Counter-Terrorism: The King Makes A Move


October 22,2008:  Saudi Arabia, capitalizing on its success in suppressing al Qaeda in the kingdom, has turned to the mosques and universities to halt the spread of Islamic radicalism. This is a big deal, because Saudi Arabia is the most religious state in the Moslem world, and the home of the most sacred shrines. For that reason, Saudis were prominent among the first wave of Islamic terrorists. This was disturbing to the Saudi royalty, as many of these Islamic radicals were calling for the establishment of a religious dictatorship in Arabia, and the destruction of the Saudi monarchy.

Now the government has warned the imams (clerics) of the kingdom's 15,000 mosques that they had best tone down promotion of Islamic radicalism, or else. This is not an idle request, because the kingdom pays for the mosques, and pays the salaries of the imams. The monarchy also decides who can run a mosque, so the threat is real. The government has already removed several of the most rabid Islamic radicals running mosques, and the new rule is that many more will get punished if preaching does not push a softer and gentler version of Islam.

The universities are also held responsible for the spread of radical religious ideas. Until recently, the universities taught a lot of religion, and a disproportionate number of students, and graduates, shunned science for religious studies and non-science degrees. This will change. The Saudi leaders have noted the poor performance Arabs have had in the scientific world. The Saudis plan to change this, by encouraging the study of scientific subjects, and establishing a major new university devoted to science. This new school has a huge budget, and is recruiting top scientific talent from all over the world. In addition to high salaries, the new school will be a self-contained academic environment, where the Saudi religious police, and many of the strict Islamic lifestyle rules, will not be found.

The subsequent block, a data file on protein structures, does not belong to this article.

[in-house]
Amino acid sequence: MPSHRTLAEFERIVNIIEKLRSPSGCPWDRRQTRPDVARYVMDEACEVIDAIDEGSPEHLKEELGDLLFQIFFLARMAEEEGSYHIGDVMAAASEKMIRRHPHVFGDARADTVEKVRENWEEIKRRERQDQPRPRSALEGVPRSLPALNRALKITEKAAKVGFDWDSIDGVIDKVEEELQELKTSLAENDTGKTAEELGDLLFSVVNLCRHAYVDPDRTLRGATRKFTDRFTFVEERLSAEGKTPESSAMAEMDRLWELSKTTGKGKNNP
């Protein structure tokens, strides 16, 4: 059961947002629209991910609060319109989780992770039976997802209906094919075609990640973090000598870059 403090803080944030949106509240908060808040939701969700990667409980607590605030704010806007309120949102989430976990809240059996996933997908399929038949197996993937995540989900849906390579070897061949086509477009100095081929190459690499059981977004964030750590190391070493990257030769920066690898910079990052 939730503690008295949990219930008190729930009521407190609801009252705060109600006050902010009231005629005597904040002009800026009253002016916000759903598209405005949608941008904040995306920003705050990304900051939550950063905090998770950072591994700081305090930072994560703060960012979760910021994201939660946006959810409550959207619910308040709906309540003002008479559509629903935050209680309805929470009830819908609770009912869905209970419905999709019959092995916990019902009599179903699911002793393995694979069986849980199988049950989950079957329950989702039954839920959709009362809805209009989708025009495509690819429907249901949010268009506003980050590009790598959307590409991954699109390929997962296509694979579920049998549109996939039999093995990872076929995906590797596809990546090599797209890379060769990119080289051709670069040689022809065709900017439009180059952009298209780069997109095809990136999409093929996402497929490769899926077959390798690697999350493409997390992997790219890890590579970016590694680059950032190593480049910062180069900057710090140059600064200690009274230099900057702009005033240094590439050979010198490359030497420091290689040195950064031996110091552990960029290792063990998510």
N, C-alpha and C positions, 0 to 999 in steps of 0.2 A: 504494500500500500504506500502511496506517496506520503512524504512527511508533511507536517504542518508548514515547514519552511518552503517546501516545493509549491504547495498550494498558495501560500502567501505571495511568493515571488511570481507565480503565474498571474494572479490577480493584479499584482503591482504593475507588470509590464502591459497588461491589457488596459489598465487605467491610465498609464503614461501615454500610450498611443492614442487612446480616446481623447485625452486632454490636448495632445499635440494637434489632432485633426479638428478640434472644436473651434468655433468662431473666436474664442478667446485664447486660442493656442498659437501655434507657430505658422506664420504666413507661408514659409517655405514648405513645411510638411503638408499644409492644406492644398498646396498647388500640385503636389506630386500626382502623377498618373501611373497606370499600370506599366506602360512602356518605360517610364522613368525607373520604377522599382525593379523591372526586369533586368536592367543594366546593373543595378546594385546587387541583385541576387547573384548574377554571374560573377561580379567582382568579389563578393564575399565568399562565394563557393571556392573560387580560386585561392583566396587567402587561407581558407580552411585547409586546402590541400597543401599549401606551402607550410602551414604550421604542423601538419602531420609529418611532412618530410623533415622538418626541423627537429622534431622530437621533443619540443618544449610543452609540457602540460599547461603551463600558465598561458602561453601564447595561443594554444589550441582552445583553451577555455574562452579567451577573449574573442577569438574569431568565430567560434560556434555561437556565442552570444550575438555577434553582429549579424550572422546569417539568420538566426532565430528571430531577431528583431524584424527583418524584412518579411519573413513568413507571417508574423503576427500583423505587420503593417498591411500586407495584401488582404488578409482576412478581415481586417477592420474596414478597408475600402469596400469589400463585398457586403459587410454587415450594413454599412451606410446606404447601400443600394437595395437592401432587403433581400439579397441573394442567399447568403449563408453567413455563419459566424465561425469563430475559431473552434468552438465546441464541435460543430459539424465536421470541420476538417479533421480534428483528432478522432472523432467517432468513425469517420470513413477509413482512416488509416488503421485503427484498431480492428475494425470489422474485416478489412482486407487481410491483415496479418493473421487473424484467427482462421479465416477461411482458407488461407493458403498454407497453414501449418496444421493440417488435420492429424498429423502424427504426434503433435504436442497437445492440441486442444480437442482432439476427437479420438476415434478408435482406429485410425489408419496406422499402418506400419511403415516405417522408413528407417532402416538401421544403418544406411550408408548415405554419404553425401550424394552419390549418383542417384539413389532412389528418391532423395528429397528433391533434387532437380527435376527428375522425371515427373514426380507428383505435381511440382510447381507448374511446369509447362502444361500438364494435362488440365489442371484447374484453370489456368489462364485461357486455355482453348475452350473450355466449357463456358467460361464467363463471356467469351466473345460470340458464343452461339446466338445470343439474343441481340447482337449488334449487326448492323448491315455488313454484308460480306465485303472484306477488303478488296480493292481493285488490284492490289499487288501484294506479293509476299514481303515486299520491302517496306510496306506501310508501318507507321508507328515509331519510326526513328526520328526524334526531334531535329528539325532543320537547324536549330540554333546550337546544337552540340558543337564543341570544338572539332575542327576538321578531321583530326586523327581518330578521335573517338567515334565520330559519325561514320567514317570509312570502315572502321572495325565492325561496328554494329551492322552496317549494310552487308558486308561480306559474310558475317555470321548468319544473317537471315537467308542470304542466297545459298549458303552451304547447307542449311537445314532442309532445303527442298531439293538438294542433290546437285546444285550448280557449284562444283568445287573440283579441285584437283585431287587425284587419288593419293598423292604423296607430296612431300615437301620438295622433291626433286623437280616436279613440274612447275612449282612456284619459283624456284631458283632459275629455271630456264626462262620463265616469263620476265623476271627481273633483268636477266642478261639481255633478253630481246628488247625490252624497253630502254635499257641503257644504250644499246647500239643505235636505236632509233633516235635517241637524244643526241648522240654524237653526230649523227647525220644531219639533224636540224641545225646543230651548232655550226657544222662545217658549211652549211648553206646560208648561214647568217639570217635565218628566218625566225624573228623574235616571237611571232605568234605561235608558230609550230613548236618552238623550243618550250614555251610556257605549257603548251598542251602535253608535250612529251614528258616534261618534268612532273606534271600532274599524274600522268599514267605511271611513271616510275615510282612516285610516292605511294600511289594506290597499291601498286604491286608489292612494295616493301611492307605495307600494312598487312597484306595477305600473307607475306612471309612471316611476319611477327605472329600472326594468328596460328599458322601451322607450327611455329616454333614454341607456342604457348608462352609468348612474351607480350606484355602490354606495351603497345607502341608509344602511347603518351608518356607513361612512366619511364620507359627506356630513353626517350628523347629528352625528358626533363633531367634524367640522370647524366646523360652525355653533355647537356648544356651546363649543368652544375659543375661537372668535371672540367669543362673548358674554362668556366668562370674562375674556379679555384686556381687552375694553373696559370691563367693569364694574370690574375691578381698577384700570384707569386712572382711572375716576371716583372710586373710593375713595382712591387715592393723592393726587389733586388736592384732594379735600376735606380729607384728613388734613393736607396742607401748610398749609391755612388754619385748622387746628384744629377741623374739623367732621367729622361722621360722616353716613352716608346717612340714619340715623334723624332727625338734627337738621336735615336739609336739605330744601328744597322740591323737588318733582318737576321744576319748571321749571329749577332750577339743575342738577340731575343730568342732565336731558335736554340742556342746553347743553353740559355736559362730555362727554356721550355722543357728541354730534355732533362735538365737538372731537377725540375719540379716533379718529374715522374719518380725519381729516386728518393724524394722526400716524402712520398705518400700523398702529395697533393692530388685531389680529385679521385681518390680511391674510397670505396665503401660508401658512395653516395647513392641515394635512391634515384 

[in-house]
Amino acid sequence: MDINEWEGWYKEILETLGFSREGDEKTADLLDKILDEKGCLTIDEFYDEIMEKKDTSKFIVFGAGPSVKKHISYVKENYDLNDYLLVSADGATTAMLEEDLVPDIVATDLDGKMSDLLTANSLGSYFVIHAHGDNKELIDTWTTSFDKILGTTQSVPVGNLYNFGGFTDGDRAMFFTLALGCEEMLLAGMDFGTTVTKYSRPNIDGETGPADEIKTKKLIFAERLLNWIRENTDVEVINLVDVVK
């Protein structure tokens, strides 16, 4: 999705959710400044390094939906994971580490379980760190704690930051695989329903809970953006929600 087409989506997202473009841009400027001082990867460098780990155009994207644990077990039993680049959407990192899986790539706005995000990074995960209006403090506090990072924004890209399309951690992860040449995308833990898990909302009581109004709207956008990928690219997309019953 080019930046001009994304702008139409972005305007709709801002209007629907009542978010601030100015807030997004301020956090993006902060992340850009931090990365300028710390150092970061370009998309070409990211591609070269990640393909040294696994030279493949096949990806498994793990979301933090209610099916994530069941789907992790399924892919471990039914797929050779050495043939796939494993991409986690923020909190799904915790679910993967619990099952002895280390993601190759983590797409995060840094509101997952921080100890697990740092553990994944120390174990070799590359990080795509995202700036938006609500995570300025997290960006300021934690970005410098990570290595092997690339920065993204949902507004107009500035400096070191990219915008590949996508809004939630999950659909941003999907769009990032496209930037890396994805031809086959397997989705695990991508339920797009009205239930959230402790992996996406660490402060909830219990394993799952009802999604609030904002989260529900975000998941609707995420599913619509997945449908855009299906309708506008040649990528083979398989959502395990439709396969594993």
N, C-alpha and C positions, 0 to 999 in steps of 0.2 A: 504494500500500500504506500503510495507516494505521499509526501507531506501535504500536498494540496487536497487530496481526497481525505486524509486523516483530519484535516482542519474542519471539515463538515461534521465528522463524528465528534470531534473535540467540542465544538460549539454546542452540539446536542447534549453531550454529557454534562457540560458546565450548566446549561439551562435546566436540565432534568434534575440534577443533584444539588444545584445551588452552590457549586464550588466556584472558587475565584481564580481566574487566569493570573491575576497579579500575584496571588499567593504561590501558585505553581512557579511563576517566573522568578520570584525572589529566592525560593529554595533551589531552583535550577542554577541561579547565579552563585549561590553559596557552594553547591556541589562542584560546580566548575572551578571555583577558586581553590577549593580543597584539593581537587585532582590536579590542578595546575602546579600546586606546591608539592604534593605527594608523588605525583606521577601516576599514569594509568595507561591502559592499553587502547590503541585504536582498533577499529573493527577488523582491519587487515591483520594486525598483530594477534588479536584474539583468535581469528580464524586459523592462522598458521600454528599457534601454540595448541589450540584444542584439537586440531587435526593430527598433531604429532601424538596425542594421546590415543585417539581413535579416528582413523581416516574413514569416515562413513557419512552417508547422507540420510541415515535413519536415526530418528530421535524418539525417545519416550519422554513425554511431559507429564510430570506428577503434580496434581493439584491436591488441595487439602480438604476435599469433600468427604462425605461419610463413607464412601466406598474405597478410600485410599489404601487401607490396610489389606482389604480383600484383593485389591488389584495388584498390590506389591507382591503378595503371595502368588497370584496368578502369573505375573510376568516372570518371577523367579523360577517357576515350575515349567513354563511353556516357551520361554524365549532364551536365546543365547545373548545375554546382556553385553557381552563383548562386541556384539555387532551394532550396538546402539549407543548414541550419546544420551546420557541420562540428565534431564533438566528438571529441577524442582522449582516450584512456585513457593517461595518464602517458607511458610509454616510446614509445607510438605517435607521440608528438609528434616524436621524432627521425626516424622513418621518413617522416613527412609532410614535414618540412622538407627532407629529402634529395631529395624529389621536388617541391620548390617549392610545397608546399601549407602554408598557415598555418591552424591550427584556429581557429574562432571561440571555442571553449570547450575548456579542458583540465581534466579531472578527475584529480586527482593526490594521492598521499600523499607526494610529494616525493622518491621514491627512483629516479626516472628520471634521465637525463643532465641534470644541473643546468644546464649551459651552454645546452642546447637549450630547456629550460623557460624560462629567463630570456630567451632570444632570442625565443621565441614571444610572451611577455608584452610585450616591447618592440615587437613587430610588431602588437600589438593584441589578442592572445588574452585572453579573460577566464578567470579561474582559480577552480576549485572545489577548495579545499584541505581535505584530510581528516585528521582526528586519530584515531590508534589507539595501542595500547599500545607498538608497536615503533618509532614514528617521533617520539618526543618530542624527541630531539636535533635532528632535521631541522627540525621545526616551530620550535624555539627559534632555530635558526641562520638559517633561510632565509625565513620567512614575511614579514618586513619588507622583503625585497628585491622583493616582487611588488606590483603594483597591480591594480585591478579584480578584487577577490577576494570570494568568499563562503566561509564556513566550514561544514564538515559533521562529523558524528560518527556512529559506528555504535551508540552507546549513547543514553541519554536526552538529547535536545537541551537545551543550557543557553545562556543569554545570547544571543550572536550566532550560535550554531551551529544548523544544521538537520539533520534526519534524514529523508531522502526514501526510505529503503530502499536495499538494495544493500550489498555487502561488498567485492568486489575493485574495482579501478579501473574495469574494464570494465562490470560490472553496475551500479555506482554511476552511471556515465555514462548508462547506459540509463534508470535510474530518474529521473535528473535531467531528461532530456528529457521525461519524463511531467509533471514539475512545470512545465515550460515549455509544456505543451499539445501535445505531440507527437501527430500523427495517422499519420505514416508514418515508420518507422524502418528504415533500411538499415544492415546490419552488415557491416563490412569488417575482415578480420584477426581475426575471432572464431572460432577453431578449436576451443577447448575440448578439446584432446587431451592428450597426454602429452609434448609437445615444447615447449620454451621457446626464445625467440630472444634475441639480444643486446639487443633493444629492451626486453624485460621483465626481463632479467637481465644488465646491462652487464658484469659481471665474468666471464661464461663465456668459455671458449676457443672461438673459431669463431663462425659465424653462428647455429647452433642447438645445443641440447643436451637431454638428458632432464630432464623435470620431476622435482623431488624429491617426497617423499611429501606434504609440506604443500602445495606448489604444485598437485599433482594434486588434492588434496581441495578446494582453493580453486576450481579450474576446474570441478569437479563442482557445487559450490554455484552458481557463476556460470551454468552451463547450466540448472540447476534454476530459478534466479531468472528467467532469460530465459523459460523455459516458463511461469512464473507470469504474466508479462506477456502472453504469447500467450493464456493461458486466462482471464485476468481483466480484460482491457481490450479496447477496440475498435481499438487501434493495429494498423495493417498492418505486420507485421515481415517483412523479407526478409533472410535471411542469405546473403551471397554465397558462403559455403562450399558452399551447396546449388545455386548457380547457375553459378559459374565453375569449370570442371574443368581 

The government is pushing the agenda of the Arab Reform Movement, which encourages Arabs to look within for the causes of their problems, and the source of the solutions. The movement stays away from demanding democracy, and acknowledges that local customs must be respected as much as possible, while changing that culture for the better. This new view of the Arab world does not include the promotion of Islamic terrorism, so the kingdom does not feel politically threatened. By producing thousands of new Arab scientists and engineers, the kingdom, and the reform movement, hopes to make the Arab world economically competitive in a world increasingly dependent on new technology.

The Saudi royal family has long kept the peace by cultivating good relations with key tribes and members of the religious establishment. It was the 2003 American invasion of Iraq, and the violent reaction of al Qaeda inside the kingdom, that finally brought everyone over to the "counter-terrorism" faction in the government. The Saudi monarchy rarely makes a move unless it has the ability to follow through and prevail. So things do not look too good for radical clerics in the kingdom.


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